But at this year’s Toy Fair I became fascinated by White Mountain Puzzles, a company known among other things for its 1,000- and 500-piece “collage” jigsaw puzzles, new releases shown at Toy Fair including Things We Collect (everything from baseball cards to model trains and vinyl records), Betty Crocker Cookbooks and World War I Posters. They even have a “puzzle panel” of puzzle enthusiasts on Facebook and an email list, who submit ideas and participate in regular surveys to gauge the appeal of potential puzzle images.
A new series of White Mountain puzzles shown at Toy Fair was tagged “Seek & Find,” and using the example of the thousand-piece Retro Kitchen entry in the “Seek & Find” series, contained 22 “hidden” images in the puzzle that were not pictured on the box, that image depicting a well-stocked mid-20th century-themed kitchen in full party preparation mode (a list of the hidden elements–including a spatula and thermometer–was provided inside the box).
As these collage and “Seek & Find” puzzle examples suggest, many of White Mountain’s designs are nostalgia-related. They also have an “American Pop Culture” collage series, titles including Television Families (including the Flintstones, Beverly Hillbillies, Munsters, Simpsons and Bundys), Candy Wrappers (Cracker Jack, Mike & Ike, Sugar Babies, Jujubes), Fill Her Up—Old Service Stations (Texaco, Sinclair, Shell, Mobilgas) and Route 66 (vintage artwork of picturesque scenery along the historic highway).
But the American Pop Culture puzzle that caught my eye was The Sixties—my decade. Illustrated by artist James Mellett, the 1,000-piece, 24×30-inch collage had so many of my heroes, key events and cultural representations growing up: baseball card replicas of Hank Aaron and Sandy Koufax, Jack Nicklaus, a Green Bay Packers helmet, JFK, MLK, RFK, LBJ, Khruschev, Castro, The Beatles, Joplin, Jagger, Hendrix, Woodstock, drugs, Walter Cronkite, Johnny Carson, Rolling Stone, The Man from U.N.C.L.E., Flower Power, Black Power, a VW bug and hippie van, the moon landing. Oddly, I had a hard time with two of the bigger likenesses, of two of my bigger heroes: Muhammad Ali and Clint Eastwood.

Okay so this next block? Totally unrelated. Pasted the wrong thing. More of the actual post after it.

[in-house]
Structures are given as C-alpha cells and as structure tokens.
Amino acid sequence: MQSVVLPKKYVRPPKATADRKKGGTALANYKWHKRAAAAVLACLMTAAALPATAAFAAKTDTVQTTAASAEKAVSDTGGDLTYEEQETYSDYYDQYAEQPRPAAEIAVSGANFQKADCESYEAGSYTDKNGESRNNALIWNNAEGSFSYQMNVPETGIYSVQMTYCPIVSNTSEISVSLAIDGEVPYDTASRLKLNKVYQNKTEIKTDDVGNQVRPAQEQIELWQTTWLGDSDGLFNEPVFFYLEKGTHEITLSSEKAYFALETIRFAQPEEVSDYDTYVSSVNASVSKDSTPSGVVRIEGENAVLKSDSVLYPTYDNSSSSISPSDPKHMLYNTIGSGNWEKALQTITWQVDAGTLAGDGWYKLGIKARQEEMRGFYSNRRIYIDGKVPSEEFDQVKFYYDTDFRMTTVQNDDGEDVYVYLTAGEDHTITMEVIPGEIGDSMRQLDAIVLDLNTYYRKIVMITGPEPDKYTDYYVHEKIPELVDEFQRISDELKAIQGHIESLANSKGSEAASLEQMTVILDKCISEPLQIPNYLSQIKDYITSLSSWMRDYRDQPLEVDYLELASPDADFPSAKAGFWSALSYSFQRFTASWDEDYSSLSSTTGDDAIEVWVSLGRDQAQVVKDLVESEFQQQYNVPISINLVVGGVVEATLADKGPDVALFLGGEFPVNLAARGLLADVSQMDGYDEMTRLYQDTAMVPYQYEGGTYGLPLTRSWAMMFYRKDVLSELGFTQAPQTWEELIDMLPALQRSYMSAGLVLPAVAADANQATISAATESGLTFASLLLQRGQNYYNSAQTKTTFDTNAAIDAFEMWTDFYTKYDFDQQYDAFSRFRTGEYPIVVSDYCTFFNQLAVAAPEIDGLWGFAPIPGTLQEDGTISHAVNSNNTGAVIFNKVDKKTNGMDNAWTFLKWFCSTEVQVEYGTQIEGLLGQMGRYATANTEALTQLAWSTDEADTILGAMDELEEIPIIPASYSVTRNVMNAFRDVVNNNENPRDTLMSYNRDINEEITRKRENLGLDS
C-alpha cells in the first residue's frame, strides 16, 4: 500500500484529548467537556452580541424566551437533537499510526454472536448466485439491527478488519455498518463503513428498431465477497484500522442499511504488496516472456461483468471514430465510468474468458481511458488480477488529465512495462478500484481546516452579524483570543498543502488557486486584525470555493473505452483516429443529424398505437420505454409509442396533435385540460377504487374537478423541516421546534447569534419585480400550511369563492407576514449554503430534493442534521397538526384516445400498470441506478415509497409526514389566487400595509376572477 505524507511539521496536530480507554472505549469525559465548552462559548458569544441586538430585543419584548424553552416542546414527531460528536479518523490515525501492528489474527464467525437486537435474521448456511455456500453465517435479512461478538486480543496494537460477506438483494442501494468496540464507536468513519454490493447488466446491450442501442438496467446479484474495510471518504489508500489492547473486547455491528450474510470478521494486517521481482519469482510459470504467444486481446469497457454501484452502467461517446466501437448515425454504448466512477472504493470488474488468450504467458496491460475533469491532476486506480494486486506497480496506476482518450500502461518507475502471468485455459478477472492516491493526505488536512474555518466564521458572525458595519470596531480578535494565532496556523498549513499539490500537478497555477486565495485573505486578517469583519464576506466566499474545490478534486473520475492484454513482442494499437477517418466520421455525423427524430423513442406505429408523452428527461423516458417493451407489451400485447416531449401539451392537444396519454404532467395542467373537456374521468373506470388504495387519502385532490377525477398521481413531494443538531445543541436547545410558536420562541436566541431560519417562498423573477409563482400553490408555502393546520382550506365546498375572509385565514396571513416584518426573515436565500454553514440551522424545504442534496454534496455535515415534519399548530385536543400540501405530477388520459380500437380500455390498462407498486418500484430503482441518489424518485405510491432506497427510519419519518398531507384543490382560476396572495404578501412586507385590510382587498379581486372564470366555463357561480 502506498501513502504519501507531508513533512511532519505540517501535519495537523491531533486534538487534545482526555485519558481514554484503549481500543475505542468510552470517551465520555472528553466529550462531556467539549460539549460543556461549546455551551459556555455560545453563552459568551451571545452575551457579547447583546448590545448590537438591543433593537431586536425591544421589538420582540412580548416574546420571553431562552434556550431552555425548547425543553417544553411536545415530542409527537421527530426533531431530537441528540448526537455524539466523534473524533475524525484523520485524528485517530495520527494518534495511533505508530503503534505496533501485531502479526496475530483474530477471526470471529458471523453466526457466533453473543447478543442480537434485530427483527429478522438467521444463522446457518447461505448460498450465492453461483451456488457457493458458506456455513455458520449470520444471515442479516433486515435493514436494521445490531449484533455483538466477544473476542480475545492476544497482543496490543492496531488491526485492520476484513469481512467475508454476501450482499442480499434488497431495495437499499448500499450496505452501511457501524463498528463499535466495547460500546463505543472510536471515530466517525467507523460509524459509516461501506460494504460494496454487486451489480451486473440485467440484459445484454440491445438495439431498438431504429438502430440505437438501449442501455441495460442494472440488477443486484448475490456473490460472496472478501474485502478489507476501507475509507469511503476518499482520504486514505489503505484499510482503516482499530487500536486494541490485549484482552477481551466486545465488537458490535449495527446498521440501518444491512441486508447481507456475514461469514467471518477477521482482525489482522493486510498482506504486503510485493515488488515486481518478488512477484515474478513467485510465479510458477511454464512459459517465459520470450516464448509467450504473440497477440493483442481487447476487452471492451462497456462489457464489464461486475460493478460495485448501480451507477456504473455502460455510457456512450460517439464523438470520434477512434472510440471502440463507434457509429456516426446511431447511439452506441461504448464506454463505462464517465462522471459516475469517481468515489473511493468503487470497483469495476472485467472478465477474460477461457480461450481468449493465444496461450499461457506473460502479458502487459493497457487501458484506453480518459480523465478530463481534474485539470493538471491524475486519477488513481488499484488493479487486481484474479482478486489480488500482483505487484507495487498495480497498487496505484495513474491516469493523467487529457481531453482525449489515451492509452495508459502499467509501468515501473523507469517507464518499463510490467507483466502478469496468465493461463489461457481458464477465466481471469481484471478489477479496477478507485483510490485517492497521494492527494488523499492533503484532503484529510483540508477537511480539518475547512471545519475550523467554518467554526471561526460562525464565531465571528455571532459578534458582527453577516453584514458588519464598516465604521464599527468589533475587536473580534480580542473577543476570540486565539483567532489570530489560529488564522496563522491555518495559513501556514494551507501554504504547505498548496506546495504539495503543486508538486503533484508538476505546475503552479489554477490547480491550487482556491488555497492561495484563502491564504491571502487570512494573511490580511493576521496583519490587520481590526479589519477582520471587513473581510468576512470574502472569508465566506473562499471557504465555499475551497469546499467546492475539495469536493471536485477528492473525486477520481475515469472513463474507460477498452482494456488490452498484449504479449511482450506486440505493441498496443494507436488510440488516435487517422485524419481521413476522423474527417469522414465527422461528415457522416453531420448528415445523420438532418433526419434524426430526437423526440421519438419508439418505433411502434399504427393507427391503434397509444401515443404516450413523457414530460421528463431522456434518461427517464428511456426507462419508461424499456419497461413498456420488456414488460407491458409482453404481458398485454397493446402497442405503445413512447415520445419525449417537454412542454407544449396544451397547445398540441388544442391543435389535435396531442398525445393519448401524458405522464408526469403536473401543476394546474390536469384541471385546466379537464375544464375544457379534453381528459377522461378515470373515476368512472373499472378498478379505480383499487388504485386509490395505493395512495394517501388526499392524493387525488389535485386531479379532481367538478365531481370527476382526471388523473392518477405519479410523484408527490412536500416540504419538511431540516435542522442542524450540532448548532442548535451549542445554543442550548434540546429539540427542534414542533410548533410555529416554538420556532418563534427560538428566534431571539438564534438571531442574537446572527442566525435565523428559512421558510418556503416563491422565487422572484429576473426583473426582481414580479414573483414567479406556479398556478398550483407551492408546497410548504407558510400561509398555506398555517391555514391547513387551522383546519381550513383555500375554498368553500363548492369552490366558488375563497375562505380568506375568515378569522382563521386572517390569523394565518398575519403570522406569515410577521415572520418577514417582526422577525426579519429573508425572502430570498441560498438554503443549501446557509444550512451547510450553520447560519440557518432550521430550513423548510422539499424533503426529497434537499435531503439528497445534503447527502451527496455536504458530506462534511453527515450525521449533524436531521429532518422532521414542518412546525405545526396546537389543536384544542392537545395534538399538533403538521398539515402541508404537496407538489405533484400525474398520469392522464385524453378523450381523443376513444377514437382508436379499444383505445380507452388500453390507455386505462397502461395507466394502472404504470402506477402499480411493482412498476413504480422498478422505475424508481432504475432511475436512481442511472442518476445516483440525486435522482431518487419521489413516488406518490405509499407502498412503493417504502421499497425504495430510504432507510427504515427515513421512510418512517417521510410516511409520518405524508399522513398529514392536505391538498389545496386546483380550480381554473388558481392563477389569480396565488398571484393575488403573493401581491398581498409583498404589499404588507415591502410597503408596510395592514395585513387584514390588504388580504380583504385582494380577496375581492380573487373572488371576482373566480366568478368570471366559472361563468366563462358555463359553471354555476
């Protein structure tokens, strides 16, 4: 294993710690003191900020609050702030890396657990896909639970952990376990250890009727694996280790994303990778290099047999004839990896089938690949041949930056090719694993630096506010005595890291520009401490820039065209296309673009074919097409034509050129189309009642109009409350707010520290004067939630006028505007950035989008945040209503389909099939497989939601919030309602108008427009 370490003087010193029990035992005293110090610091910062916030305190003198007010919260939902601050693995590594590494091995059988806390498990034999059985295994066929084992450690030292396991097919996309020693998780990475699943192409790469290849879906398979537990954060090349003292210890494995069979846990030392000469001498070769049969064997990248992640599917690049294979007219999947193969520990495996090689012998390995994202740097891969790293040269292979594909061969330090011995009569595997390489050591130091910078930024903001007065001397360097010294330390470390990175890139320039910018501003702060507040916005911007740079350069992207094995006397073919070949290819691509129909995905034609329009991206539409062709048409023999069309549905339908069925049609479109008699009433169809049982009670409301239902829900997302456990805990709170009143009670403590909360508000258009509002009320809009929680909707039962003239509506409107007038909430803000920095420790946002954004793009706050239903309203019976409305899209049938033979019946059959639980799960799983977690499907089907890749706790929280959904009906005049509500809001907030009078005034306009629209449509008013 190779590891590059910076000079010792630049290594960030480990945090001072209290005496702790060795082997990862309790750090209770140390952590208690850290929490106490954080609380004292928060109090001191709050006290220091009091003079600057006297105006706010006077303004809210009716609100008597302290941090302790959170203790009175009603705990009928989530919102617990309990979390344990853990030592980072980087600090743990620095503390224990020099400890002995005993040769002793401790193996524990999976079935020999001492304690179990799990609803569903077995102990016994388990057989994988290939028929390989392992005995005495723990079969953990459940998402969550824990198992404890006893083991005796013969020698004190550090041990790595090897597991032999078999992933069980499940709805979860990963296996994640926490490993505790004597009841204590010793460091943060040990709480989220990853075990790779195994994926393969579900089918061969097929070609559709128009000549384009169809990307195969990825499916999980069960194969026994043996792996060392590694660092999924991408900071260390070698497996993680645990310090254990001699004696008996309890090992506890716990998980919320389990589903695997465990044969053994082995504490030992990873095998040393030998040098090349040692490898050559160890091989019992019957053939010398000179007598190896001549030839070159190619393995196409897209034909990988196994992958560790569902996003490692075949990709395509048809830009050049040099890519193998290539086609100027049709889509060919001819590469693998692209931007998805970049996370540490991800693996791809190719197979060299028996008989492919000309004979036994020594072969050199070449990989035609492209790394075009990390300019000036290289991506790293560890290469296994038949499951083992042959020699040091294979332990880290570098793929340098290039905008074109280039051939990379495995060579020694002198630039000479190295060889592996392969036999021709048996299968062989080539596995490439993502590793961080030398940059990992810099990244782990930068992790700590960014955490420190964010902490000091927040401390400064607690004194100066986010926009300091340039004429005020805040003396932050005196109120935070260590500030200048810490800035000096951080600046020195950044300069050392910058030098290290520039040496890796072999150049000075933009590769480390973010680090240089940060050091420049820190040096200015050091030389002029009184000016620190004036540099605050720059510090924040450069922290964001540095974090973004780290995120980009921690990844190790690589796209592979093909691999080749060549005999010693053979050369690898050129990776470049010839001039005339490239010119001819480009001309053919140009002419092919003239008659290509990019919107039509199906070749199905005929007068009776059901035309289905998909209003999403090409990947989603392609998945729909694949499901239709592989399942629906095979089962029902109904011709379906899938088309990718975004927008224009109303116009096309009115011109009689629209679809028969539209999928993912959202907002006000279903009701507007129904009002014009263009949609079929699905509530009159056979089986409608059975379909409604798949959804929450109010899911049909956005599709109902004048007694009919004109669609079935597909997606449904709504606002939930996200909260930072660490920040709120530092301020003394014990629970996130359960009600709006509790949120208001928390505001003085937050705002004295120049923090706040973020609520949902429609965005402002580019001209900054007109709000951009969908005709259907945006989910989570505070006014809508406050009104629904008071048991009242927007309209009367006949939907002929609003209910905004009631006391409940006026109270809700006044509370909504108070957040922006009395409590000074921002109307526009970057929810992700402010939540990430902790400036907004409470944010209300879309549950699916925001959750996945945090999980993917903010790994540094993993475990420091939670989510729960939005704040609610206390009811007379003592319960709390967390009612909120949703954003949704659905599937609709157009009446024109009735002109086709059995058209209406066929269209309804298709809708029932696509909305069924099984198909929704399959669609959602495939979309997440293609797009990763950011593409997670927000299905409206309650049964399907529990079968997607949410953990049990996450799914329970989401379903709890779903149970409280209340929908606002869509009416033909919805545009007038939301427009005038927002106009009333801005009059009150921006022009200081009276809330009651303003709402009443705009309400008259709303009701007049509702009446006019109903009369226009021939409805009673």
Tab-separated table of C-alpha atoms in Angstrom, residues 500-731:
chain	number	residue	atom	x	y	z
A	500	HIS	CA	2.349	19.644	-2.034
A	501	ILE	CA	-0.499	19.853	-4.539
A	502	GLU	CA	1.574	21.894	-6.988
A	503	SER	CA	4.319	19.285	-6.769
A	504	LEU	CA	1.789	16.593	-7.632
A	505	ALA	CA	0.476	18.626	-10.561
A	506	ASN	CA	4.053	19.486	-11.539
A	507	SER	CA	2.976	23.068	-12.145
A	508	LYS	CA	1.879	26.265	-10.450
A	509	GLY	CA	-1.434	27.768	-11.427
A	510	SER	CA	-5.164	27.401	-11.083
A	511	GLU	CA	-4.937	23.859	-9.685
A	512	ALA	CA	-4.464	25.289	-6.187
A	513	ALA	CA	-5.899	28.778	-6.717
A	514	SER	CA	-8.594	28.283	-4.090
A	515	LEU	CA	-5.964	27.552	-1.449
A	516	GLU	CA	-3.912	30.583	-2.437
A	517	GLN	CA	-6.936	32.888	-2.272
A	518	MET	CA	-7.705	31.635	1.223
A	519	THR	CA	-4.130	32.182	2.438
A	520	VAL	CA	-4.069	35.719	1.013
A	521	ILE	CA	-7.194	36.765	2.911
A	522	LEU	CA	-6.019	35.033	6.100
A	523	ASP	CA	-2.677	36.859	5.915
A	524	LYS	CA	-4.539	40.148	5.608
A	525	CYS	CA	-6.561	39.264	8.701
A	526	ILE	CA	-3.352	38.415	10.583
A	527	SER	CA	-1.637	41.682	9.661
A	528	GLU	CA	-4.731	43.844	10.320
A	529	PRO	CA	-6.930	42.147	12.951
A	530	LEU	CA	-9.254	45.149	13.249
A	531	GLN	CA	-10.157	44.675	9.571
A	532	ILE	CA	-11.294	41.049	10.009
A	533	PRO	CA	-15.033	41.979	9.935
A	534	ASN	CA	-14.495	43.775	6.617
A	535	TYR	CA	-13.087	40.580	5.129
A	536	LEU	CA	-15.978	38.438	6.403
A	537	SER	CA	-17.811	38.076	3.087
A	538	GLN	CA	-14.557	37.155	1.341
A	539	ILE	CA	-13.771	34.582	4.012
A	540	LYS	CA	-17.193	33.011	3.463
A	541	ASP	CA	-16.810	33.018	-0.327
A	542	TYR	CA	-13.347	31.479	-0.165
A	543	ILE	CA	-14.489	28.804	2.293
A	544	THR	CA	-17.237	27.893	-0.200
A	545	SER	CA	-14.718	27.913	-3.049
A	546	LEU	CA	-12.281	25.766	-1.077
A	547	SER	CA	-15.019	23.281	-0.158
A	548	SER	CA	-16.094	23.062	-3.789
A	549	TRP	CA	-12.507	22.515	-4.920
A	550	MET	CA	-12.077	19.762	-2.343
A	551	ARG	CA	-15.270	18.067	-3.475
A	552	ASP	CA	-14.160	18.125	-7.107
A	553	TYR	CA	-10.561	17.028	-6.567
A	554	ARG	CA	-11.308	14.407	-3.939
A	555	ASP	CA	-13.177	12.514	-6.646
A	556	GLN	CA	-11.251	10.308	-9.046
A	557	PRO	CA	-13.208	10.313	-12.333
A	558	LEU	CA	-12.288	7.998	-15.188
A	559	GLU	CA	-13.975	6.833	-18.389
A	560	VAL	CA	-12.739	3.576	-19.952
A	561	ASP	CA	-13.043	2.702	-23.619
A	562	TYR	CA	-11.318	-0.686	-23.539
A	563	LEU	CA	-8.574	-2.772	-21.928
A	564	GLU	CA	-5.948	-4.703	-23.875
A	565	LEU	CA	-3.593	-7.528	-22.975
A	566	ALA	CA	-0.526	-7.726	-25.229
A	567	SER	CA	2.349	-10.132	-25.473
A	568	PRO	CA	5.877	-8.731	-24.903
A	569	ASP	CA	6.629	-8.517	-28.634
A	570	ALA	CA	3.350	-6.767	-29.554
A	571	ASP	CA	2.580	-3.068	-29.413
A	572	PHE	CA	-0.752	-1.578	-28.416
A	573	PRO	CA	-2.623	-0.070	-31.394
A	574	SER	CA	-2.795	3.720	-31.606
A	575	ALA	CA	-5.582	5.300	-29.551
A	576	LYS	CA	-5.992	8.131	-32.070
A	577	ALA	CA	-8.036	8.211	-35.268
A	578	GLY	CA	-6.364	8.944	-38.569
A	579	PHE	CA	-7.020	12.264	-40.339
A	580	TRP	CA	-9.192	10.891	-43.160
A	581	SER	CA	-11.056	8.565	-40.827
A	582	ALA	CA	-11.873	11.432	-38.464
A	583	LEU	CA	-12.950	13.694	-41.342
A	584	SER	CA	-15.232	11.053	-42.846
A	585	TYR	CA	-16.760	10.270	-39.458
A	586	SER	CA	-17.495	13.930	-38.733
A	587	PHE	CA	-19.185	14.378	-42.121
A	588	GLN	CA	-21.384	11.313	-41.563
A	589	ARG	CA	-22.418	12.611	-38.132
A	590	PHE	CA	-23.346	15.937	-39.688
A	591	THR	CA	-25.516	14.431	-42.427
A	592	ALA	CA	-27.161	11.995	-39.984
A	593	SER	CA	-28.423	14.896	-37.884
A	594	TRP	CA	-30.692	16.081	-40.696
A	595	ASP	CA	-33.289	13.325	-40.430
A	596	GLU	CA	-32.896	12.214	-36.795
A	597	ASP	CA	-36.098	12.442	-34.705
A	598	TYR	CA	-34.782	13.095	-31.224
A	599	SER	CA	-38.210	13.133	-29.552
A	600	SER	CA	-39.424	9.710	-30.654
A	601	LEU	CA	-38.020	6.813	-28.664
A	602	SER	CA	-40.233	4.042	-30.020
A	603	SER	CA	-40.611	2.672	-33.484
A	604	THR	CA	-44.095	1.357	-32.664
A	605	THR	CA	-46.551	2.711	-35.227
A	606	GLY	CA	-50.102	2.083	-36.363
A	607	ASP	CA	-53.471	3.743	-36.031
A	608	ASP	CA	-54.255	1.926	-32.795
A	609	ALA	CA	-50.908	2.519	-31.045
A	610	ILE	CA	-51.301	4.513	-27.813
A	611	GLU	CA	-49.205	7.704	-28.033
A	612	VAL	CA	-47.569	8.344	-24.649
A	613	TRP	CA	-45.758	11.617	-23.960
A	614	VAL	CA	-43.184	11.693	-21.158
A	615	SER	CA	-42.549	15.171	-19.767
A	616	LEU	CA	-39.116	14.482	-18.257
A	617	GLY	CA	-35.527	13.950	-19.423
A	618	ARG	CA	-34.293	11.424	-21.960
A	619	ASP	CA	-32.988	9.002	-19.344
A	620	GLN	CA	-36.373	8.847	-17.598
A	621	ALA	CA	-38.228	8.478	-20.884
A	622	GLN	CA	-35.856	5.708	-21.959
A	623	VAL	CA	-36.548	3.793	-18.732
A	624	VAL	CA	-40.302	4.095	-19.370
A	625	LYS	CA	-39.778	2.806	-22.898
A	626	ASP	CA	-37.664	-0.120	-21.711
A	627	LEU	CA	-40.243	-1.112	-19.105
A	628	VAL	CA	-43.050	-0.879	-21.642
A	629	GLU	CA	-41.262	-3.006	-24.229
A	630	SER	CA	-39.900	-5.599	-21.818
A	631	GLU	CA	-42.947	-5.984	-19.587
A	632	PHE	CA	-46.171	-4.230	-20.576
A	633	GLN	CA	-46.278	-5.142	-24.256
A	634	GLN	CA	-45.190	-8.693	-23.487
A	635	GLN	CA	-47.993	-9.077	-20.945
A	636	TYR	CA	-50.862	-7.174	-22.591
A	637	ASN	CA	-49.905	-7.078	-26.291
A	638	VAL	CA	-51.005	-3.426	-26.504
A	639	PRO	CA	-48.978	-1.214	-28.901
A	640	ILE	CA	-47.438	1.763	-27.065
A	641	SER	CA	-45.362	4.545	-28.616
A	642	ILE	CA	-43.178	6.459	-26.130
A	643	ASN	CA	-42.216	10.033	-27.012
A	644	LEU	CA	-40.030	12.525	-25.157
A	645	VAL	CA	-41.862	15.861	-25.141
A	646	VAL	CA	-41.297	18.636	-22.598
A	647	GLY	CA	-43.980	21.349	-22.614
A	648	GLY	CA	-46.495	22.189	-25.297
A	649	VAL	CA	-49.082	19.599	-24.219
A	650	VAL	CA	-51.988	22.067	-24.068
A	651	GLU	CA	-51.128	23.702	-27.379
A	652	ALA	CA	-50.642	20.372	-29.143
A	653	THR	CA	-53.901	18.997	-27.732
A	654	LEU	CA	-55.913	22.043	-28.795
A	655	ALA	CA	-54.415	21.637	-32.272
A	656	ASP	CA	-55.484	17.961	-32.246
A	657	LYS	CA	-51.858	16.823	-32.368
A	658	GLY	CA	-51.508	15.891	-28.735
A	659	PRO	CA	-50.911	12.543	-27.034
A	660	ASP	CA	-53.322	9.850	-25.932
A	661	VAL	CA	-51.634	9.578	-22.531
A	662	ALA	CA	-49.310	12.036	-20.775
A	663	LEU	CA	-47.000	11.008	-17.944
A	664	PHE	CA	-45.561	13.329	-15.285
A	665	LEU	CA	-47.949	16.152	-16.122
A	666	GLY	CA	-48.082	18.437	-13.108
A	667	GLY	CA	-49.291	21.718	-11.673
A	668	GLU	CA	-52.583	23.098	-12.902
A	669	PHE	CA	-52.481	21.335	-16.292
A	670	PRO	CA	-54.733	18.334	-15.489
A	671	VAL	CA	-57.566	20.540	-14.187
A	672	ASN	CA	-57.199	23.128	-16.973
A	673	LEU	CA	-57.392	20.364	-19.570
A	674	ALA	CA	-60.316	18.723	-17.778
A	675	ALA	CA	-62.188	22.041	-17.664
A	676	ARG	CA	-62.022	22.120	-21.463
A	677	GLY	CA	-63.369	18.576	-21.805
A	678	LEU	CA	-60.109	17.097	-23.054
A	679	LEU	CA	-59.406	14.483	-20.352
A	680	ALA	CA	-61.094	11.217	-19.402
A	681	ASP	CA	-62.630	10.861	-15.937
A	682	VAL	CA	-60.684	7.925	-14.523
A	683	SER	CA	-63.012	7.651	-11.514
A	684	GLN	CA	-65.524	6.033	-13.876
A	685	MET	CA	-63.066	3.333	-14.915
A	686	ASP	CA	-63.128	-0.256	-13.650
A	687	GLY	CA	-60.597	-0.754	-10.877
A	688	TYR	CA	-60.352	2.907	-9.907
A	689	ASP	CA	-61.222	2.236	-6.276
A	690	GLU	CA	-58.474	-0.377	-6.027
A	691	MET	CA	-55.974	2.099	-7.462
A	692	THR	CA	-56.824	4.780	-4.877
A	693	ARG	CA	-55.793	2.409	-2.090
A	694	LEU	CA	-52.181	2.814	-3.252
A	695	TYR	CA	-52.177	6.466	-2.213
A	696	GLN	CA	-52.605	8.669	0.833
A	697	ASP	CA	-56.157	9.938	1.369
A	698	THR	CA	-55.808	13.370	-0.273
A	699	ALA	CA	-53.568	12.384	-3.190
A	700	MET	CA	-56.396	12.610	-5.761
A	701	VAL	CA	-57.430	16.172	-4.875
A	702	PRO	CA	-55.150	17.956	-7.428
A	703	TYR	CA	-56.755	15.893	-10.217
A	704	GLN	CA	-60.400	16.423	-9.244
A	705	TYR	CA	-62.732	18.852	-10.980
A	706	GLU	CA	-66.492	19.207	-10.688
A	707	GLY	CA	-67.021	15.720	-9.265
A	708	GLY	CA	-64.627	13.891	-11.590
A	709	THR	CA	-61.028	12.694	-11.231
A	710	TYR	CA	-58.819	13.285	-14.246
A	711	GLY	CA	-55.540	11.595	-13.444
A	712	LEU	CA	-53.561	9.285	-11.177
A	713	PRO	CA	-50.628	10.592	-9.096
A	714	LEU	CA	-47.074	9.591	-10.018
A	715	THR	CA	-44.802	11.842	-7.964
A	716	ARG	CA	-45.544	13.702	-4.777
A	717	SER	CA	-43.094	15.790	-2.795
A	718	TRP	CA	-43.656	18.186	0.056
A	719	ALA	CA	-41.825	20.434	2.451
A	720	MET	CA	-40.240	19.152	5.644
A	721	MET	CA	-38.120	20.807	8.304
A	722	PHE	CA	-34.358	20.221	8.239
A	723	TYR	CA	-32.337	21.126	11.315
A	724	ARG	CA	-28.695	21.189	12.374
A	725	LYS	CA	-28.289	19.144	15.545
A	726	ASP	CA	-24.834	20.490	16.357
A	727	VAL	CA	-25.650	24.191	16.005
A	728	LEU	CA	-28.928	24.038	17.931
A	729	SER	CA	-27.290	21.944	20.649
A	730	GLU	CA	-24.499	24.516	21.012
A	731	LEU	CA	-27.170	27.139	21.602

So I wrote a little piece about White Mountain and sent it to Sean Minton, one of the company’s partners, whom I interviewed, asking him at the same time if he might send me the Sixties puzzle—along with a bottle of puzzle glue and a frame. The puzzle and glue arrived a few days later, but not the frame, so I figured maybe I’d asked for too much.
Now I live in a tiny studio apartment, filled to the brim with the detritus accumulated after 40 years of freelance journalism. In other words, I don’t have any space for a dining room table—let alone a dining room. The best I’d be able to do would be to clear some space on the floor for the puzzle assembly, but that would have to wait until the day came when I’d buy a frame, and that day was far away.
But to get a head start I did go on Amazon to see what price they had on frames, only to find a whole lot of other puzzle-related accessories I hadn’t even imagined.
Besides various frames and glues there were sorting trays, roll mats and other devices for carrying or storing finished or unfinished puzzles, large Portapuzzle carrying cases that likewise keep pieces in place while providing a work station, spinning Lazy Susan puzzle bases, puzzle “work surfaces” with sliding storage drawers, even dedicated folding puzzle tables and tabletop easels. If only I had the room!
So all I could do was hold the Sixties puzzle box, unopened, and stare at the picture, until one day, some weeks later, I got a big, 24 x 30-inch box in the mail, maybe another four inches deep. I had no idea what it could be until I saw White Mountain’s return label. Sean had sent me a frame after all! Now what would I do?